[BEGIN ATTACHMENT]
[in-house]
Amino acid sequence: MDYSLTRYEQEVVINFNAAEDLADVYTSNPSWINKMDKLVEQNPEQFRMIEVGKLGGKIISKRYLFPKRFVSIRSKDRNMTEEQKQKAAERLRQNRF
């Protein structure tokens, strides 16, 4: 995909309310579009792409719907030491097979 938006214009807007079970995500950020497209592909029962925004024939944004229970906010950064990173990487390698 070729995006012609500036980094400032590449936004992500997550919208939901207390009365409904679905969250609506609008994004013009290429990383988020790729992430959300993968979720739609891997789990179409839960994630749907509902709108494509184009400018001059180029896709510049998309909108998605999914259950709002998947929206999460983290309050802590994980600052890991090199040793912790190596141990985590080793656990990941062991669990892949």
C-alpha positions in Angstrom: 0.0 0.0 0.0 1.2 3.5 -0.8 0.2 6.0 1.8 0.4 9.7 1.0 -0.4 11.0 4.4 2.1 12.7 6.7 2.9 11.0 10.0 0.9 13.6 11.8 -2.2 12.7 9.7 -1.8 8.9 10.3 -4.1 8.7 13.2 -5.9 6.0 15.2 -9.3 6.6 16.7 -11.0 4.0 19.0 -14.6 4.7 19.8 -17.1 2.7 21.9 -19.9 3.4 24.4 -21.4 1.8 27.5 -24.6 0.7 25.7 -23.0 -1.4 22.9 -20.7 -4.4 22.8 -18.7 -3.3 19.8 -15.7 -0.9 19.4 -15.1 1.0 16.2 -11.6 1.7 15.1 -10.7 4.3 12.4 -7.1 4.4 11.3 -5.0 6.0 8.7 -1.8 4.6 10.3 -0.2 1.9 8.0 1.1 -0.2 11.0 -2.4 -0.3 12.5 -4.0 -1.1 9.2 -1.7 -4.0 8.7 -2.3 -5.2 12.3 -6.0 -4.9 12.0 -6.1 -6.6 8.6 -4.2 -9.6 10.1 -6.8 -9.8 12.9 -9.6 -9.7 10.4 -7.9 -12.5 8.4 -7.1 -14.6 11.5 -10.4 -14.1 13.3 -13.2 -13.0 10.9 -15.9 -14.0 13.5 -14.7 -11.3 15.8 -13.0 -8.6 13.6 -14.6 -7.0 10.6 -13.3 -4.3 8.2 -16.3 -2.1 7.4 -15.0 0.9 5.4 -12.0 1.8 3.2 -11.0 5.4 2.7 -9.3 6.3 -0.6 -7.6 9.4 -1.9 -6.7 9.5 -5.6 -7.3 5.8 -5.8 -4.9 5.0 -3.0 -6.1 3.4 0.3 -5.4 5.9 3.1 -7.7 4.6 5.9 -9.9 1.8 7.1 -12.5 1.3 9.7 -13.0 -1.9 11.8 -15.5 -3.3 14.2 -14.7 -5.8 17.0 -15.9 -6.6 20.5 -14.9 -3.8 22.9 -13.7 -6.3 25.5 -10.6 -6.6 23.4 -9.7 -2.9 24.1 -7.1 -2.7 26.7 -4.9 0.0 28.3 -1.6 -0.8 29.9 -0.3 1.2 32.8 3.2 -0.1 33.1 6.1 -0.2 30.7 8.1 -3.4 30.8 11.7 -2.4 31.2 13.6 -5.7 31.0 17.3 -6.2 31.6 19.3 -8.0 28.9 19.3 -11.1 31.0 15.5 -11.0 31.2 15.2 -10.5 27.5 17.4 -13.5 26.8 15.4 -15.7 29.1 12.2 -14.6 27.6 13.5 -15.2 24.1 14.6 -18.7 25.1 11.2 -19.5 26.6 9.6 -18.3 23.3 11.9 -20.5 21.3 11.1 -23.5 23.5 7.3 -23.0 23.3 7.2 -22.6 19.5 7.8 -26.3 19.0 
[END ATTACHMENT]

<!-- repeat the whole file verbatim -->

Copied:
[in-house]
Amino acid sequence: MDYSLTRYEQEVVINFNAAEDLADVYTSNPSWINKMDKLVEQNPEQFRMIEVGKLGGKIISKRYLFPKRFVSIRSKDRNMTEEQKQKAAERLRQNRF
């Protein structure tokens, strides 16, 4: 995909309310579009792409719907030491097979 938006214009807007079970995500950020497209592909029962925004024939944004229970906010950064990173990487390698 070729995006012609500036980094400032590449936004992500997550919208939901207390009365409904679905969250609506609008994004013009290429990383988020790729992430959300993968979720739609891997789990179409839960994630749907509902709108494509184009400018001059180029896709510049998309909108998605999914259950709002998947929206999460983290309050802590994980600052890991090199040793912790190596141990985590080793656990990941062991669990892949």
C-alpha positions in Angstrom: 0.0 0.0 0.0 1.2 3.5 -0.8 0.2 6.0 1.8 0.4 9.7 1.0 -0.4 11.0 4.4 2.1 12.7 6.7 2.9 11.0 10.0 0.9 13.6 11.8 -2.2 12.7 9.7 -1.8 8.9 10.3 -4.1 8.7 13.2 -5.9 6.0 15.2 -9.3 6.6 16.7 -11.0 4.0 19.0 -14.6 4.7 19.8 -17.1 2.7 21.9 -19.9 3.4 24.4 -21.4 1.8 27.5 -24.6 0.7 25.7 -23.0 -1.4 22.9 -20.7 -4.4 22.8 -18.7 -3.3 19.8 -15.7 -0.9 19.4 -15.1 1.0 16.2 -11.6 1.7 15.1 -10.7 4.3 12.4 -7.1 4.4 11.3 -5.0 6.0 8.7 -1.8 4.6 10.3 -0.2 1.9 8.0 1.1 -0.2 11.0 -2.4 -0.3 12.5 -4.0 -1.1 9.2 -1.7 -4.0 8.7 -2.3 -5.2 12.3 -6.0 -4.9 12.0 -6.1 -6.6 8.6 -4.2 -9.6 10.1 -6.8 -9.8 12.9 -9.6 -9.7 10.4 -7.9 -12.5 8.4 -7.1 -14.6 11.5 -10.4 -14.1 13.3 -13.2 -13.0 10.9 -15.9 -14.0 13.5 -14.7 -11.3 15.8 -13.0 -8.6 13.6 -14.6 -7.0 10.6 -13.3 -4.3 8.2 -16.3 -2.1 7.4 -15.0 0.9 5.4 -12.0 1.8 3.2 -11.0 5.4 2.7 -9.3 6.3 -0.6 -7.6 9.4 -1.9 -6.7 9.5 -5.6 -7.3 5.8 -5.8 -4.9 5.0 -3.0 -6.1 3.4 0.3 -5.4 5.9 3.1 -7.7 4.6 5.9 -9.9 1.8 7.1 -12.5 1.3 9.7 -13.0 -1.9 11.8 -15.5 -3.3 14.2 -14.7 -5.8 17.0 -15.9 -6.6 20.5 -14.9 -3.8 22.9 -13.7 -6.3 25.5 -10.6 -6.6 23.4 -9.7 -2.9 24.1 -7.1 -2.7 26.7 -4.9 0.0 28.3 -1.6 -0.8 29.9 -0.3 1.2 32.8 3.2 -0.1 33.1 6.1 -0.2 30.7 8.1 -3.4 30.8 11.7 -2.4 31.2 13.6 -5.7 31.0 17.3 -6.2 31.6 19.3 -8.0 28.9 19.3 -11.1 31.0 15.5 -11.0 31.2 15.2 -10.5 27.5 17.4 -13.5 26.8 15.4 -15.7 29.1 12.2 -14.6 27.6 13.5 -15.2 24.1 14.6 -18.7 25.1 11.2 -19.5 26.6 9.6 -18.3 23.3 11.9 -20.5 21.3 11.1 -23.5 23.5 7.3 -23.0 23.3 7.2 -22.6 19.5 7.8 -26.3 19.0 